Residential real estate market follows nation into slump

December 31, 2007

For most of this decade, the Indianapolis residential real estate market enjoyed a good run. But in 2007 it muddled through the doldrums just like the rest of the country, and builders pulled out all the stops to avoid getting stuck with inventory.

"There are just not a lot of people out there looking," Jeff Kontor, vice president of sales for Indianapolis-based Brenwick Development, said this fall. "So far as numbers are concerned, whether it's for lots or homes, it's definitely down right now."

The slow times came about thanks both to national trends (tighter mortgage lending) and local ones (sudden, steep property tax hikes). Those and other factors combined to slice about a third off the city's home-building activity.

From 2000 to 2005, the number of building permits for the Indianapolis metro area hovered around 12,000 per year. But in 2006, according to statistics supplied by research firm Permits Plus, the number plunged to 8,481. Through August 2007, only 5,224 had been issued.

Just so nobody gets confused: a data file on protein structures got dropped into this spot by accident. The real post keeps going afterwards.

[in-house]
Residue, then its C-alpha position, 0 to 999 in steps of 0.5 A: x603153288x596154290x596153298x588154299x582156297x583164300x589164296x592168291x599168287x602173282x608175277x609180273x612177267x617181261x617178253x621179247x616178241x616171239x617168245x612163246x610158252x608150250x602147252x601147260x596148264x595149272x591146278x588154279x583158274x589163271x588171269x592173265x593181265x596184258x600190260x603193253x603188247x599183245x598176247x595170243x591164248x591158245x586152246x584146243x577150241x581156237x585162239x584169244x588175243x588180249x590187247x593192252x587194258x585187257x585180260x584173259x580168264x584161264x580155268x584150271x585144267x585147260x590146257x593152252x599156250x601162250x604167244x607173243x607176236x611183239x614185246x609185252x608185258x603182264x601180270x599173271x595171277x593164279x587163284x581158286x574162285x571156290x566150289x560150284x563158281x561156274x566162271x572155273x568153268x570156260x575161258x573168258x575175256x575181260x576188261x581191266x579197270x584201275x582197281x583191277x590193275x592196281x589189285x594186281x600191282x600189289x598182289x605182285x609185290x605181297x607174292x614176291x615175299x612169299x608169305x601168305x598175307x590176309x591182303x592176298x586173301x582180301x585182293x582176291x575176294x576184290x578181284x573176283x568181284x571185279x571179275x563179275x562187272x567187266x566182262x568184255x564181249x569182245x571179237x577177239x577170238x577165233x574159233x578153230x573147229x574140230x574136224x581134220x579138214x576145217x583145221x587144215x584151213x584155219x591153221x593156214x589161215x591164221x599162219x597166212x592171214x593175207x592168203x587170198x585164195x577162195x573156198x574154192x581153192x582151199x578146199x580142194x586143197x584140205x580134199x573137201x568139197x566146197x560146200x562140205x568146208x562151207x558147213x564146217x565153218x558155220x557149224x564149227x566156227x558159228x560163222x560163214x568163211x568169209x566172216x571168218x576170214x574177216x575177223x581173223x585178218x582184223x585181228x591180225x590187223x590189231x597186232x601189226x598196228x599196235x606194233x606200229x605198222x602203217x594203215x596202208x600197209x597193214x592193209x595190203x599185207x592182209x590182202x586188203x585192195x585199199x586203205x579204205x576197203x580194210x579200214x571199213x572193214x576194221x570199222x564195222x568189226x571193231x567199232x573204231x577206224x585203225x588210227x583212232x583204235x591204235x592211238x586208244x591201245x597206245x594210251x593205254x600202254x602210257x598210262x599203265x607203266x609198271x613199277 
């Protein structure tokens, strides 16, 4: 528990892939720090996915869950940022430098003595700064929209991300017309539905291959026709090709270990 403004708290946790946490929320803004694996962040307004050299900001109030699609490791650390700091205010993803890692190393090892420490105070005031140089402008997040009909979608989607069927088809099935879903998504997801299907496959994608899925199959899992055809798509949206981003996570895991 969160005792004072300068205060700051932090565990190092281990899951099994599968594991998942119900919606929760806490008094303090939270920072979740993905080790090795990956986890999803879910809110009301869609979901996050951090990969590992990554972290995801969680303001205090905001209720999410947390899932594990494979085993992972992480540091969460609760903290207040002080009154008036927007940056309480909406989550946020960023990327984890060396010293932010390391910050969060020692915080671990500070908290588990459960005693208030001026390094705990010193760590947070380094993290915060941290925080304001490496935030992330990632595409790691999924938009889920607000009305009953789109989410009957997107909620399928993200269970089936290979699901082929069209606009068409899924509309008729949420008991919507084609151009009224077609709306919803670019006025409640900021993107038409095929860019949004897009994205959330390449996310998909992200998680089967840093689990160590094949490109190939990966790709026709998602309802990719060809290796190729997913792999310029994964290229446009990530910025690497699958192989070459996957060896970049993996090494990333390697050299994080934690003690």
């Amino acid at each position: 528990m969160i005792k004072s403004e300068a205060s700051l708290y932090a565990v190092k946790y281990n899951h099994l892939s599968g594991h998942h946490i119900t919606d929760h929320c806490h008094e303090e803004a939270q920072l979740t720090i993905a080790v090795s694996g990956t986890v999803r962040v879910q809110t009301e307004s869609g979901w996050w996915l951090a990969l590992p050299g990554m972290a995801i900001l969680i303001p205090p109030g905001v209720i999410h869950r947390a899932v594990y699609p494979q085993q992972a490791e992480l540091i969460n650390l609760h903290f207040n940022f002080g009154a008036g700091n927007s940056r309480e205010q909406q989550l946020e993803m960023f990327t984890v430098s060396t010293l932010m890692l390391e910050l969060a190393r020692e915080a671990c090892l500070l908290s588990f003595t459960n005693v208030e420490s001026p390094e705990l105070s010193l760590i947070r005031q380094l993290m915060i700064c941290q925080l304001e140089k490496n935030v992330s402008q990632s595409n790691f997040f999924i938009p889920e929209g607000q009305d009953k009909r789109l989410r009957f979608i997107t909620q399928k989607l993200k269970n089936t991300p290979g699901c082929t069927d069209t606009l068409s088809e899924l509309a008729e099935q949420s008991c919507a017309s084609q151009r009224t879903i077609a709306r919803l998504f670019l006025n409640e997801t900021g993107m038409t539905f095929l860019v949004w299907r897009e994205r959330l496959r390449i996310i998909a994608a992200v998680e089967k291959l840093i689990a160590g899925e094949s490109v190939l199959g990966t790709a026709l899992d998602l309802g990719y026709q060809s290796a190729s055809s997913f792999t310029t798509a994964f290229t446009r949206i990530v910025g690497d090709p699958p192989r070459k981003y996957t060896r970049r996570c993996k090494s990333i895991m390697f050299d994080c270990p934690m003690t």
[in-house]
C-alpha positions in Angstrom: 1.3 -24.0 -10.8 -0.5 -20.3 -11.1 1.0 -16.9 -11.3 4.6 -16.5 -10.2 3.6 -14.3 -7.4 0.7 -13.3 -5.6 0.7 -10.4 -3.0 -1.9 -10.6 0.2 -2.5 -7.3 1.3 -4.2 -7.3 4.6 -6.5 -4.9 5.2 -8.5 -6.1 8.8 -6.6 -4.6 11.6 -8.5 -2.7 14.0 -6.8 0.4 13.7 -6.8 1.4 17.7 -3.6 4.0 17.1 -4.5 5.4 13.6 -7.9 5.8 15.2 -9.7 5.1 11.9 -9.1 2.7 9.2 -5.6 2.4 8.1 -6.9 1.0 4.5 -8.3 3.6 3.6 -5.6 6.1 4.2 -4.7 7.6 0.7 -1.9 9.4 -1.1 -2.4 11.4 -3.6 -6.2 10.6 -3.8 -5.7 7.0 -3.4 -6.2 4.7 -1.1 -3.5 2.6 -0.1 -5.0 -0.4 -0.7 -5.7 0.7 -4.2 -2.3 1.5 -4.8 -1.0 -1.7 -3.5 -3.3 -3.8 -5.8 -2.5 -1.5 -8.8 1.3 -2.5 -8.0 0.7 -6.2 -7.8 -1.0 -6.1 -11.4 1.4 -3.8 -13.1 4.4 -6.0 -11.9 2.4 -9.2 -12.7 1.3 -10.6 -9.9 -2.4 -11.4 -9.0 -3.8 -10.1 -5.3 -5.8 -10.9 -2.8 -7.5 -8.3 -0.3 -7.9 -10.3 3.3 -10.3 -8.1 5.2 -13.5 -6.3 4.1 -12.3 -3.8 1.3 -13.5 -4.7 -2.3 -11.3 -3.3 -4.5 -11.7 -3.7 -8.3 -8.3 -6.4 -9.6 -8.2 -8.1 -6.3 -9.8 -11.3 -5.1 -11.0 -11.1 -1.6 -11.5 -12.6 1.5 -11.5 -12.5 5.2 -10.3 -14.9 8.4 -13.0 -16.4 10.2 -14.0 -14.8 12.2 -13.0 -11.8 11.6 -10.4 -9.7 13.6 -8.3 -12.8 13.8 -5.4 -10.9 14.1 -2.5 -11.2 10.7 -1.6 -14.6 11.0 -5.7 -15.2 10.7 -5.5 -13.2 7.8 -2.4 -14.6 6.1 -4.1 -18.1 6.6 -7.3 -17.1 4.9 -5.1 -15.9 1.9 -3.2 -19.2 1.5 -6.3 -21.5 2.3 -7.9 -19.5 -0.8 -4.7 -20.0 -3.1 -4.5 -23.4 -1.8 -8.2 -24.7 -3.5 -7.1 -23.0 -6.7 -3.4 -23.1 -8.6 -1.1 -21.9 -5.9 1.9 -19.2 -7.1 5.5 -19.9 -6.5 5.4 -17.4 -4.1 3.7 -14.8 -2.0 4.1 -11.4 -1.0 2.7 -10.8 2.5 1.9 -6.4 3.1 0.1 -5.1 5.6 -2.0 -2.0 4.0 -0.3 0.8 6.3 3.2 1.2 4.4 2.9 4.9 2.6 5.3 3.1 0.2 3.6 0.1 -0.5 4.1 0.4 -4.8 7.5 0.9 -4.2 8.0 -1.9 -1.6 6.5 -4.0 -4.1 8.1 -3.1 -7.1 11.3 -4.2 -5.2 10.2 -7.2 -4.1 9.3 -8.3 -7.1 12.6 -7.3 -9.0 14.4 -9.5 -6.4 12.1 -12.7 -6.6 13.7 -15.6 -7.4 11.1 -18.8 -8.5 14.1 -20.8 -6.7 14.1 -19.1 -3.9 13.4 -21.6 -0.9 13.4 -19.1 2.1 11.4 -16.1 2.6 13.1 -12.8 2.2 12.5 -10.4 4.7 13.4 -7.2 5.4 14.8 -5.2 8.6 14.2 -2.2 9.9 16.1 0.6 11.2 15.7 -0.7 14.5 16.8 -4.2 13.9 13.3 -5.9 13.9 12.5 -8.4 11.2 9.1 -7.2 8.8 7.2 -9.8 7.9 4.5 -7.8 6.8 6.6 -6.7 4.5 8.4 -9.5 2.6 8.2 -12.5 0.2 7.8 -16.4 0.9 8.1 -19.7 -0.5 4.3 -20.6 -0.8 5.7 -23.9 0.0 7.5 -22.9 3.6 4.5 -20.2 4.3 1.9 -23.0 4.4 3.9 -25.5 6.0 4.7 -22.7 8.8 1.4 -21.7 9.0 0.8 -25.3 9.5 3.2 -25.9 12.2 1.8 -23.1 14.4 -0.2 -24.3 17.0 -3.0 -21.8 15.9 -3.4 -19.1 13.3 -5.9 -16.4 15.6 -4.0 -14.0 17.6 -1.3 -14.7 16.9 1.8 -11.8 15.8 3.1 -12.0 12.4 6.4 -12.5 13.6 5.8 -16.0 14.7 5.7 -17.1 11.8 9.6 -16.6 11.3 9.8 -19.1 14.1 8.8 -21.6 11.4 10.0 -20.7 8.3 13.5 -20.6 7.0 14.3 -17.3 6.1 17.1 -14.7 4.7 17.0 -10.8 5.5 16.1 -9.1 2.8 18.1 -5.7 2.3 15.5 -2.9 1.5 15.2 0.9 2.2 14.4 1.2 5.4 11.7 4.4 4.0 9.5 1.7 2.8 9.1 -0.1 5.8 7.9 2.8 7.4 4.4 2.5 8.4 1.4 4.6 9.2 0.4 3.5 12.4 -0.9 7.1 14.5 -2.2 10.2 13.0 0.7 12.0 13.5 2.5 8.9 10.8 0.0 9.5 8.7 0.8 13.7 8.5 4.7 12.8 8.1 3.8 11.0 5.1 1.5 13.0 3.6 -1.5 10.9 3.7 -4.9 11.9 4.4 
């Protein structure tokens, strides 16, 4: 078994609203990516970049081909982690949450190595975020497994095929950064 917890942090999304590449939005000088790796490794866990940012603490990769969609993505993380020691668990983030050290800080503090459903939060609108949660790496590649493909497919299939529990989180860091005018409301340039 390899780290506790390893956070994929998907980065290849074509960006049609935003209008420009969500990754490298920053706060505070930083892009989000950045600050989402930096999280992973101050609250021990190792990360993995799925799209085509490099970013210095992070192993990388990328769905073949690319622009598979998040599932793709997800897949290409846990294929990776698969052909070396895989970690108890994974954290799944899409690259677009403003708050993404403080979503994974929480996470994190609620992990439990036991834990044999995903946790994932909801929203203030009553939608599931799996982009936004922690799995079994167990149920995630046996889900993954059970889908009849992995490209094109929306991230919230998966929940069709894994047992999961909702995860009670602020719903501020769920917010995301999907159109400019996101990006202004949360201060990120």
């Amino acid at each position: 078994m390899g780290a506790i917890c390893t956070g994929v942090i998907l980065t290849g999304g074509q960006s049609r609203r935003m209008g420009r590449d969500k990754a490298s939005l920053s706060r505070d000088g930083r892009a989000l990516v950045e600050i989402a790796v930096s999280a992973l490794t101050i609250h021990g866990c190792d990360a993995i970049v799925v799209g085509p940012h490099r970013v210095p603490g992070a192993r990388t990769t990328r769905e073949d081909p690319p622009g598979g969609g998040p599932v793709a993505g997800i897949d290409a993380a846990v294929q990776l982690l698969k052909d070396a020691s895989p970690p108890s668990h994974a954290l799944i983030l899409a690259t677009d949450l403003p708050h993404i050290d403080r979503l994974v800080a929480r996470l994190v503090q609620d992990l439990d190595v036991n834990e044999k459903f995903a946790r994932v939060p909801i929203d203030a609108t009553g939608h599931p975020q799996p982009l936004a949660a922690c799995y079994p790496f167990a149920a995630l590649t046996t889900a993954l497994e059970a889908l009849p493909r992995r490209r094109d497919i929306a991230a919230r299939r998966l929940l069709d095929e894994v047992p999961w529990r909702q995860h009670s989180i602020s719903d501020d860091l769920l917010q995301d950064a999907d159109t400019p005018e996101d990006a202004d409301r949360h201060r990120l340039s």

Selling new homes in Indianapolis suddenly became a dicier proposition--especially since so many builders had chosen to crowd into one price point.

"Seventy-five percent of this market is for homes between $100,000 and $200,000," said Dax Meredith, who directs the Indianapolis office of American Metrostudy Corp., a Houston-based housing research firm. "So that makes for a very, very crowded field."

Too crowded for some. In July, Los Angeles-based KB Home Inc. abandoned the Indiana market. But that still left a large field of local and national builders to battle over a greatly diminished, much more hesitant pool of potential buyers.

To attract customers in 2007, many builders used deal sweeteners, including free basements, finished basements, screened-in porches--sometimes all three.

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